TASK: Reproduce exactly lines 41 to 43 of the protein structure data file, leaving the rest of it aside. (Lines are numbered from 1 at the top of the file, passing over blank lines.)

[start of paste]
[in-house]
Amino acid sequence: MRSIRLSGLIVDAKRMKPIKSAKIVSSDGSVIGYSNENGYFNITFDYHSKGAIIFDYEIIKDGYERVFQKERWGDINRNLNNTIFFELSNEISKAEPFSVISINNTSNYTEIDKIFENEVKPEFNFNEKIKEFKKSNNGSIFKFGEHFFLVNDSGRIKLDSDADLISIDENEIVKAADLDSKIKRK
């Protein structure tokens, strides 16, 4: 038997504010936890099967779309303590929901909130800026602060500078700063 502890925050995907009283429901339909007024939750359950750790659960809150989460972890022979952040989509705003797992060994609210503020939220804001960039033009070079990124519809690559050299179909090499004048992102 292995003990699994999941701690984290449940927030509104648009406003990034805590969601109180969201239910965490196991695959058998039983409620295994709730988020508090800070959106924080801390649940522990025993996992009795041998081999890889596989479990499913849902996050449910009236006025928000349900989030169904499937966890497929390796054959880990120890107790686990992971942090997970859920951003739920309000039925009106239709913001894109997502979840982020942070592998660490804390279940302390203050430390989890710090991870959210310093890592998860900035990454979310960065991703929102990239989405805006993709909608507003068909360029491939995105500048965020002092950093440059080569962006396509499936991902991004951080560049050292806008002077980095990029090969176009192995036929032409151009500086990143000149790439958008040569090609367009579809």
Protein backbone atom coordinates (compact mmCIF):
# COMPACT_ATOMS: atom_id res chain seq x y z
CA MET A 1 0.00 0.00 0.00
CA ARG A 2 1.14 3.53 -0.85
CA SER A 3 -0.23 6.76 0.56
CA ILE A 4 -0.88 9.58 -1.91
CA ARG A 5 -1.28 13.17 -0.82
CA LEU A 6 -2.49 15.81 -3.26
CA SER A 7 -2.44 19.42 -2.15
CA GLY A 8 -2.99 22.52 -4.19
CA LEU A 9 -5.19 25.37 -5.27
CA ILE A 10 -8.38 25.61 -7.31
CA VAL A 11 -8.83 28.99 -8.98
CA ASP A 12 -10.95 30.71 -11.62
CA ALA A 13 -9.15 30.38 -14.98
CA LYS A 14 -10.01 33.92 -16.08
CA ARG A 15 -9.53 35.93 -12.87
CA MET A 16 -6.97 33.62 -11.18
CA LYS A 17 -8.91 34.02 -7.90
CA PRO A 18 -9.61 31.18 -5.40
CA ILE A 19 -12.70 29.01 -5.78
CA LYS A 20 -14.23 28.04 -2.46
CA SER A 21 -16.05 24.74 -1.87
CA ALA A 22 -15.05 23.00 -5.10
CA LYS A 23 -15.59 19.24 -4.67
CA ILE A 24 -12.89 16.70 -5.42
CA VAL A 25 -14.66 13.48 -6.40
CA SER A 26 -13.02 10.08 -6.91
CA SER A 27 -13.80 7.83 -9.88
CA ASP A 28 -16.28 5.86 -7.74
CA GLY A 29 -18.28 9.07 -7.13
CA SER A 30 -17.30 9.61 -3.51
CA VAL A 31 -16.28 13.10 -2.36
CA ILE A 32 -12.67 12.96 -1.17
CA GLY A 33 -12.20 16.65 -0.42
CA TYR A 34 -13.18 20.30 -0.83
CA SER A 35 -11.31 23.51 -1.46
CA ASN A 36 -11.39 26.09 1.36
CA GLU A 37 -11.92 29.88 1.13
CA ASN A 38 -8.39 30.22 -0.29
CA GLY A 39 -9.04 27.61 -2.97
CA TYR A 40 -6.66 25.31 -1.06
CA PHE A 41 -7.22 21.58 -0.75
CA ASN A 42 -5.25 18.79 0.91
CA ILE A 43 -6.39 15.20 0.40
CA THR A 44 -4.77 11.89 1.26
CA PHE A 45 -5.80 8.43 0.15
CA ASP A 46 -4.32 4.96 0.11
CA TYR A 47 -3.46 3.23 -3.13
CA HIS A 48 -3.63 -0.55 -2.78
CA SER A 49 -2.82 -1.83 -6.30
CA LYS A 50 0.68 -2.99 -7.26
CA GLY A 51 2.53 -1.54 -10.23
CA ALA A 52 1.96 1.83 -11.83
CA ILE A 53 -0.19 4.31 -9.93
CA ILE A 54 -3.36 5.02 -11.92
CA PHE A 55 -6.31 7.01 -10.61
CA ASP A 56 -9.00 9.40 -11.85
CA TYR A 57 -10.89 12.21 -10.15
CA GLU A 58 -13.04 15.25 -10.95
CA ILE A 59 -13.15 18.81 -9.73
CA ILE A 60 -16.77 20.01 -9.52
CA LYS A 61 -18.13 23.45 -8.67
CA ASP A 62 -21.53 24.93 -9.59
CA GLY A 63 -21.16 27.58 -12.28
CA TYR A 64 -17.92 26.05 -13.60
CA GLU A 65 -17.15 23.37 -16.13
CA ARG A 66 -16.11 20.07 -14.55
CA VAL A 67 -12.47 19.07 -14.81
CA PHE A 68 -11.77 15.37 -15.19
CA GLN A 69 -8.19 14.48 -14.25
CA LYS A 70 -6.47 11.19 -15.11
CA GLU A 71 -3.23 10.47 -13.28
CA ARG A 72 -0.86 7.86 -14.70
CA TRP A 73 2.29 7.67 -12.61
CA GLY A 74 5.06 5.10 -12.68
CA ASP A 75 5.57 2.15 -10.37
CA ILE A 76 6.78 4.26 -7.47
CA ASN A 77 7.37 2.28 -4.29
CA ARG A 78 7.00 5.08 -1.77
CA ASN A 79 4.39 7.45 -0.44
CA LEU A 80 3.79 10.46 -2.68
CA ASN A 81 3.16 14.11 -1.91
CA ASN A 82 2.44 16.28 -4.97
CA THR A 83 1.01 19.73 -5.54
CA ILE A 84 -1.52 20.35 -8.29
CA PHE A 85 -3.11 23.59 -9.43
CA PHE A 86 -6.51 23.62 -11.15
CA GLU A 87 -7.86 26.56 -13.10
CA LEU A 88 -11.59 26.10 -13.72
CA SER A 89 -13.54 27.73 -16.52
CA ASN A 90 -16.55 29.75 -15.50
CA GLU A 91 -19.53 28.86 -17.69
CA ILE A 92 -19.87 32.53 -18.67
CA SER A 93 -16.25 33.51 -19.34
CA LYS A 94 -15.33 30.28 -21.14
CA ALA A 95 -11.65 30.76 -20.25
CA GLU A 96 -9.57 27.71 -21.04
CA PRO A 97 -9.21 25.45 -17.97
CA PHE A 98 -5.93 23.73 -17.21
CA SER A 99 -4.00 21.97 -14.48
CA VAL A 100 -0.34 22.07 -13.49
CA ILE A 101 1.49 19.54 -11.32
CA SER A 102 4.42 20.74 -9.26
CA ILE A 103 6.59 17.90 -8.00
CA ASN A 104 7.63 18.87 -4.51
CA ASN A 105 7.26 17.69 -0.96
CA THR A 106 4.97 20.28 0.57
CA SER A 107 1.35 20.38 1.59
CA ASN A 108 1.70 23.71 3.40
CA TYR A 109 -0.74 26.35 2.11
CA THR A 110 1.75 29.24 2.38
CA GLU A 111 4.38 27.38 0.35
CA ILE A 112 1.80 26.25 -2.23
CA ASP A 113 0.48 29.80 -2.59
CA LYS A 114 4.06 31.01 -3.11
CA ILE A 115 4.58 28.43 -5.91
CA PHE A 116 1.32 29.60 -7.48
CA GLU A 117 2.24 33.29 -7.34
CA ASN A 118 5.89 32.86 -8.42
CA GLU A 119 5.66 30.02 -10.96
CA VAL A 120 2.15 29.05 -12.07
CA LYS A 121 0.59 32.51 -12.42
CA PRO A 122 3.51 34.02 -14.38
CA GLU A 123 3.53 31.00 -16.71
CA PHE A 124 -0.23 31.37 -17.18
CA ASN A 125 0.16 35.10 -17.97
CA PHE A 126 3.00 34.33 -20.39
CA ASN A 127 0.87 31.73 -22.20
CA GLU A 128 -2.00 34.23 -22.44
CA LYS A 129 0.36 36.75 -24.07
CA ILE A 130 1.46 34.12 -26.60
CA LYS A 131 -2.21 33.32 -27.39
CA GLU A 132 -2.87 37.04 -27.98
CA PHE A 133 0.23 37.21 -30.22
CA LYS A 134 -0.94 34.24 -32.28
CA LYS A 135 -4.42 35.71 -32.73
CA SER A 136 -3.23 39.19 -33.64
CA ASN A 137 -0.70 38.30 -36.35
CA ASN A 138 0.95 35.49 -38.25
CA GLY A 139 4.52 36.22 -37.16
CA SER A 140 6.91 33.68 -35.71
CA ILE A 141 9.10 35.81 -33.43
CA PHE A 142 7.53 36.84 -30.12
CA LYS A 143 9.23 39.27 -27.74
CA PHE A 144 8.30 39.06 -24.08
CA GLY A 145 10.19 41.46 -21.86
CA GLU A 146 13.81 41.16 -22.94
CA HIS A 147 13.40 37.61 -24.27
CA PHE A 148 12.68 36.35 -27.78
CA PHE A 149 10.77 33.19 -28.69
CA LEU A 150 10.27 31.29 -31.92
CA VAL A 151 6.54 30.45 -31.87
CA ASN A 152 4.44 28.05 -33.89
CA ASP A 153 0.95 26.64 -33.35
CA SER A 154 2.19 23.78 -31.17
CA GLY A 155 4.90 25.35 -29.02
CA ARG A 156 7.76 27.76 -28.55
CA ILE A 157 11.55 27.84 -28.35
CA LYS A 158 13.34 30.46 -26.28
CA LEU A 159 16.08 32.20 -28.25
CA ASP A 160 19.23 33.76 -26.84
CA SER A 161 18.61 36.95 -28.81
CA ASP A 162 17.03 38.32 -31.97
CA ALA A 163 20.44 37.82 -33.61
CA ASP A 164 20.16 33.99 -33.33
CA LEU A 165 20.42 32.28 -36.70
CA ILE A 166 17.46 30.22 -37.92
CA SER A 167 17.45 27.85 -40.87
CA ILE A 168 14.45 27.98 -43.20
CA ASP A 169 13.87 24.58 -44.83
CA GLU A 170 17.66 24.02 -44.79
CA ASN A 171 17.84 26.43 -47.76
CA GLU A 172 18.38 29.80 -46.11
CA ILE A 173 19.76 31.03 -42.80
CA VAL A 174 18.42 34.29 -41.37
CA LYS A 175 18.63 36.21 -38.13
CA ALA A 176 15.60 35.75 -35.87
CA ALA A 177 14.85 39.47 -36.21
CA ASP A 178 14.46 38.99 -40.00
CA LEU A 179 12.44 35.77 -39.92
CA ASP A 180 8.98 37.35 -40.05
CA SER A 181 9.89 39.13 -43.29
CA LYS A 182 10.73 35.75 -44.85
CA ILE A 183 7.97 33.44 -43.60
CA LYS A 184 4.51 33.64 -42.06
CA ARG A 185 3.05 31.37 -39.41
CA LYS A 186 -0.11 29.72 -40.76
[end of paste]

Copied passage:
CA ASN A 36 -11.39 26.09 1.36
CA GLU A 37 -11.92 29.88 1.13
CA ASN A 38 -8.39 30.22 -0.29